Monday, April 5, 2010
The First Step
At the Easter dinner my husband and I attended yesterday, the hostess officially challenged me to blog about my journey on the Path of 1,000 Pies. So here I am. Easter seems like an appropriate time for such an undertaking. New birth. New beginnings. A call to serve...pie.
I brought two apple pies to Easter dinner and received rave reviews: "I can tell you're an experienced hand at making that crust" (Uncle Bob) and "Those pies you brought were delicious! Thank you for bringing them" (Marcia, the hostess).
Partly, making the pies was an exercise in the humane demise of some less-than-great apples I picked up at the Dane County Farmer's Market last weekend. Yes, I know that it is not currently apple season, but they were locally grown and stored in a fancy-sounding humidity-and-temperature-controlled environment. So I bought them. Lots of them, probably about 20, thinking I would eat some fresh and make a pie with the rest.
After choking a couple down, I decided to make two pies instead of just one. They weren't awful; they just weren't the Macouns I know and love. They had more of a McIntosh consistency (quite soft) and the flavor was watered down and rather bland. I recently received a birthday card that read, "Birthday cake is just about the happiest outcome flour can hope for." Pie was the happiest outcome for these apples.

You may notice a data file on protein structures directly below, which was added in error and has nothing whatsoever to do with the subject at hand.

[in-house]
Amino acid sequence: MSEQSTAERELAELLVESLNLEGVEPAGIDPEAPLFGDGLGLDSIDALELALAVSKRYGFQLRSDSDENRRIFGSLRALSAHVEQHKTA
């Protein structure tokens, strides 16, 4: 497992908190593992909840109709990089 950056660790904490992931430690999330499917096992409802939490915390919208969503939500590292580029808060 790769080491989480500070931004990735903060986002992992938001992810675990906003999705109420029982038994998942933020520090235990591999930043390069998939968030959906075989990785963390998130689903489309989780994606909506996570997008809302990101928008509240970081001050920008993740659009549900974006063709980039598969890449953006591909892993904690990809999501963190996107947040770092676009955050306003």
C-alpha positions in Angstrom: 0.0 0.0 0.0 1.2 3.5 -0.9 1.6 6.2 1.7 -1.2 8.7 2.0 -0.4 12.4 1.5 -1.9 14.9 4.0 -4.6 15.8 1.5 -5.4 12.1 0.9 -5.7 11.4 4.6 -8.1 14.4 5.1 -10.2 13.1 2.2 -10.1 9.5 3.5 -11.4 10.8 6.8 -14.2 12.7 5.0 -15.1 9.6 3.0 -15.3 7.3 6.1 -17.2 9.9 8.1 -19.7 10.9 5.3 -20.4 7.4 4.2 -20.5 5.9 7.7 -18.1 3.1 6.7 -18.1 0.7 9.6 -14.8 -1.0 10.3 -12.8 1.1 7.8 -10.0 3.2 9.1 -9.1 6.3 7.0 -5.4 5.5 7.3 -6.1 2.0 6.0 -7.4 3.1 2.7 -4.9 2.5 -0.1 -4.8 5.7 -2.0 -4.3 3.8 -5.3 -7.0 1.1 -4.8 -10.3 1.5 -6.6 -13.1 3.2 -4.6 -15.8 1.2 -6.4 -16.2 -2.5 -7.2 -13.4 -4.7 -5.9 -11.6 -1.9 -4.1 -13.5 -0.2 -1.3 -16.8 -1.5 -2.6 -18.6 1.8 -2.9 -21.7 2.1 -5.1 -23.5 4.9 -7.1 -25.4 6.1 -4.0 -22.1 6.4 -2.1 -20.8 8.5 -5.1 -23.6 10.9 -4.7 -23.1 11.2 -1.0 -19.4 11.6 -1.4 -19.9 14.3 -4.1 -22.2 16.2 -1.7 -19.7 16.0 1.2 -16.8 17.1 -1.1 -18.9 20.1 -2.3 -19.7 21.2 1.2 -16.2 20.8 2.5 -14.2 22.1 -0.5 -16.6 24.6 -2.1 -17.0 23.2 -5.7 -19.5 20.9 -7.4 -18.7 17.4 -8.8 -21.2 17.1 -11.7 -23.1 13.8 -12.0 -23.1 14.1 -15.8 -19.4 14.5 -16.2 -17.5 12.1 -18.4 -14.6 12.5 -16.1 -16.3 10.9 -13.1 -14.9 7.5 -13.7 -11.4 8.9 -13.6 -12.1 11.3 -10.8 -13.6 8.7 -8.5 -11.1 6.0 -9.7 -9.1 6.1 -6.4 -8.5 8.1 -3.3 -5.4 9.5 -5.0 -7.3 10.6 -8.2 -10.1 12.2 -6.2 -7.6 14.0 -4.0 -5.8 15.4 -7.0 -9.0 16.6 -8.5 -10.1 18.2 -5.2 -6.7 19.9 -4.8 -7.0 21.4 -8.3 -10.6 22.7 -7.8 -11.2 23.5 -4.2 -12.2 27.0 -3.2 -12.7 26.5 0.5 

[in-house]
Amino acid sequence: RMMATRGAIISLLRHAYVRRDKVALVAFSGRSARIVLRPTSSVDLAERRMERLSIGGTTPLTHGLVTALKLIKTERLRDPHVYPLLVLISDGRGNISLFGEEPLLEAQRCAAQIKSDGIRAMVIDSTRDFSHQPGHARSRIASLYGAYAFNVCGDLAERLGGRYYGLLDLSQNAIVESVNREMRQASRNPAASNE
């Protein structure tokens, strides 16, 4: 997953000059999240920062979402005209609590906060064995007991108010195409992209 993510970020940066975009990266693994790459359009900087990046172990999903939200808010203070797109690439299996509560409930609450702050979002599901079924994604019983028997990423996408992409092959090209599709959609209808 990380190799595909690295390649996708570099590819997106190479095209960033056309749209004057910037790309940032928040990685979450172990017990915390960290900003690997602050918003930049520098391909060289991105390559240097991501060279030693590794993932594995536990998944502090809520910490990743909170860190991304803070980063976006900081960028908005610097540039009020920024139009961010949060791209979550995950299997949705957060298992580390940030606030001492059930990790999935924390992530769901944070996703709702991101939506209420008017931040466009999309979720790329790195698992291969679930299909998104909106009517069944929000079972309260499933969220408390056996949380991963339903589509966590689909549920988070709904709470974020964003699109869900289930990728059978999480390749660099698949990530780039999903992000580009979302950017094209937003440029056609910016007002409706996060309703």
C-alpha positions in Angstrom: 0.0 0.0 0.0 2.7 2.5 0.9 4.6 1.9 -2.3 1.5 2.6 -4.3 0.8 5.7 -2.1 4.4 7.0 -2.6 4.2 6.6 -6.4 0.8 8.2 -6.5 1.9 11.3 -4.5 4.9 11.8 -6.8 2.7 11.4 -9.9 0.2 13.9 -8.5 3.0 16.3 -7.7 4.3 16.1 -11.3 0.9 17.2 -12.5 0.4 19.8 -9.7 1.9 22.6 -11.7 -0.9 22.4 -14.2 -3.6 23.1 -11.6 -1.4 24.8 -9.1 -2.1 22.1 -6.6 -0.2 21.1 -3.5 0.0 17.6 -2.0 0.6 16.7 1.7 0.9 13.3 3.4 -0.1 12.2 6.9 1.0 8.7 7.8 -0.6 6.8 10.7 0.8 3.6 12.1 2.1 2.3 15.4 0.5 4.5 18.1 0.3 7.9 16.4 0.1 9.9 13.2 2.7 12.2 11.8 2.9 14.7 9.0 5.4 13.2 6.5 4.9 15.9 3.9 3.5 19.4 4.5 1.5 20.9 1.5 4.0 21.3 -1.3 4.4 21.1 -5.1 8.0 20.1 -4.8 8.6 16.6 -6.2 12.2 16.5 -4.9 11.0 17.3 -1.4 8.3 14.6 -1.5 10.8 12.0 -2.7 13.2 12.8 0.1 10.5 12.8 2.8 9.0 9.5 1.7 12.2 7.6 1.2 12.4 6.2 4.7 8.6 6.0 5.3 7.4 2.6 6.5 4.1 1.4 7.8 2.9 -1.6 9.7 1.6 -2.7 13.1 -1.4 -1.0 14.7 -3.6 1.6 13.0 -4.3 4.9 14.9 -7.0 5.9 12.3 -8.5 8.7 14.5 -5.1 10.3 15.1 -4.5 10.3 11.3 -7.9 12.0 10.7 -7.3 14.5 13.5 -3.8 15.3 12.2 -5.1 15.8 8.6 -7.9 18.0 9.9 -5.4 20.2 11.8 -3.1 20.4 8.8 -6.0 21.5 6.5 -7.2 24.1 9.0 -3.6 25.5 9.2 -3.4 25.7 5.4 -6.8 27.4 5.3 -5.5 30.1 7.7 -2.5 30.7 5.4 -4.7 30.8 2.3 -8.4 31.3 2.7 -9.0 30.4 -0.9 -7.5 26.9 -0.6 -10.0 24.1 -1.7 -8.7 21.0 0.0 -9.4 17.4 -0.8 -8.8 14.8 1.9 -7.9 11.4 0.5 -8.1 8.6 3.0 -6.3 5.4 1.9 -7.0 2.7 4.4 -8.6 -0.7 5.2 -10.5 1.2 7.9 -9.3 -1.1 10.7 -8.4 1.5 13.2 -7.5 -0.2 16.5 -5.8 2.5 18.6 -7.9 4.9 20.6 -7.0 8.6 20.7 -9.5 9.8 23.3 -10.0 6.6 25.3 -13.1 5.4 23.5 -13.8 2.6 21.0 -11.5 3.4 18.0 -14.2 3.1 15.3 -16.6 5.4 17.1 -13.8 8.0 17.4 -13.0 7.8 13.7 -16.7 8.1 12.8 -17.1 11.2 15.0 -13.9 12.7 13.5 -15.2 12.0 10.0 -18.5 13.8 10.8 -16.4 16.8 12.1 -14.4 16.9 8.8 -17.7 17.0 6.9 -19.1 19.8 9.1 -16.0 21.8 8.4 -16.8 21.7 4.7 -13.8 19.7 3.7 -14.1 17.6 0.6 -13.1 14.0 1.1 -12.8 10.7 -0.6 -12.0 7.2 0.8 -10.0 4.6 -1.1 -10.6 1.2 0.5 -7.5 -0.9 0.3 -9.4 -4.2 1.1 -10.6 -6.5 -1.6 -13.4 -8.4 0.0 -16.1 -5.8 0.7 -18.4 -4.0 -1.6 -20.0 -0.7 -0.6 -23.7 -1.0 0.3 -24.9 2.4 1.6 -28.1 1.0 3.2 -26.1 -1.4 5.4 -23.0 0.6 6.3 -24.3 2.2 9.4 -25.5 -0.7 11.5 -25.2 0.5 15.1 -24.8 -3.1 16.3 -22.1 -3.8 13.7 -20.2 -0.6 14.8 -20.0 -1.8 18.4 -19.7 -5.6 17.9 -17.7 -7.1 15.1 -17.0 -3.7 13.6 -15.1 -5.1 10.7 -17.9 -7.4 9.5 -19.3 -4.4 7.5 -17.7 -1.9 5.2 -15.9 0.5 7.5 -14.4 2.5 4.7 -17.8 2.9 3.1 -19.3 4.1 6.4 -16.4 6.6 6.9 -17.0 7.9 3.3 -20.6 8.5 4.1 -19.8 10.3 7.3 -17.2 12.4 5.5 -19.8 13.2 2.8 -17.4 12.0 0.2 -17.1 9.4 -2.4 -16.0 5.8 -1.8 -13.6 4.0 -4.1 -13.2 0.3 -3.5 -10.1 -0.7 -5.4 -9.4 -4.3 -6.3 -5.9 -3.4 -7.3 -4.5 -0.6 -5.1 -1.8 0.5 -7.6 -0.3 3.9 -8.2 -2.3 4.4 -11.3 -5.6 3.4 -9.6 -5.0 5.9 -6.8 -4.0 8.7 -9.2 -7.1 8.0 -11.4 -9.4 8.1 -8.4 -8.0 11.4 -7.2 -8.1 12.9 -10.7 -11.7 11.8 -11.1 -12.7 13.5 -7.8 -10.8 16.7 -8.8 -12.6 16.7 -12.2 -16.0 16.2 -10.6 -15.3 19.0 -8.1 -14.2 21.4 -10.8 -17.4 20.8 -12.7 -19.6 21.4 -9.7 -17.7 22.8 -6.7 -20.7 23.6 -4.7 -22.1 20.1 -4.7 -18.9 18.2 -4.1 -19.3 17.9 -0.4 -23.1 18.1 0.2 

Current pie tally for 2009 and 2010: 13 pies (15 if you count two pumpkin ones that my husband made the filling for)
Easter Apple Pie Filling Recipe (we'll get into crust later); makes one 9-inch pie:
1/2 c. sugar
1/2 c. brown sugar
1/8 c. lemon juice
1/8 c. apricot/pear juice
3 T. all-purpose flour
1 T. molasses
1/4 t. nutmeg
1/2 t. cinnamon
1/8 t. ginger
1/8 t. allspice
8-10 peeled & cored Macoun apples, sliced about 1/3" thick
In a large non-metal bowl, stir together the sugars, juices, flour, molasses, and spices. Fold in the apples. Pour the mixture into your pie shell, including all the juicy goo at the bottom of the bowl. Roll out your remaining crust and place over the filled bottom shell. Trim and crimp edges and slit or cut a hole in the middle to allow steam to vent. Bake at 450F for 15 min., then reduce heat to 350F and bake for 35 min. more. Allow to cool and serve warm.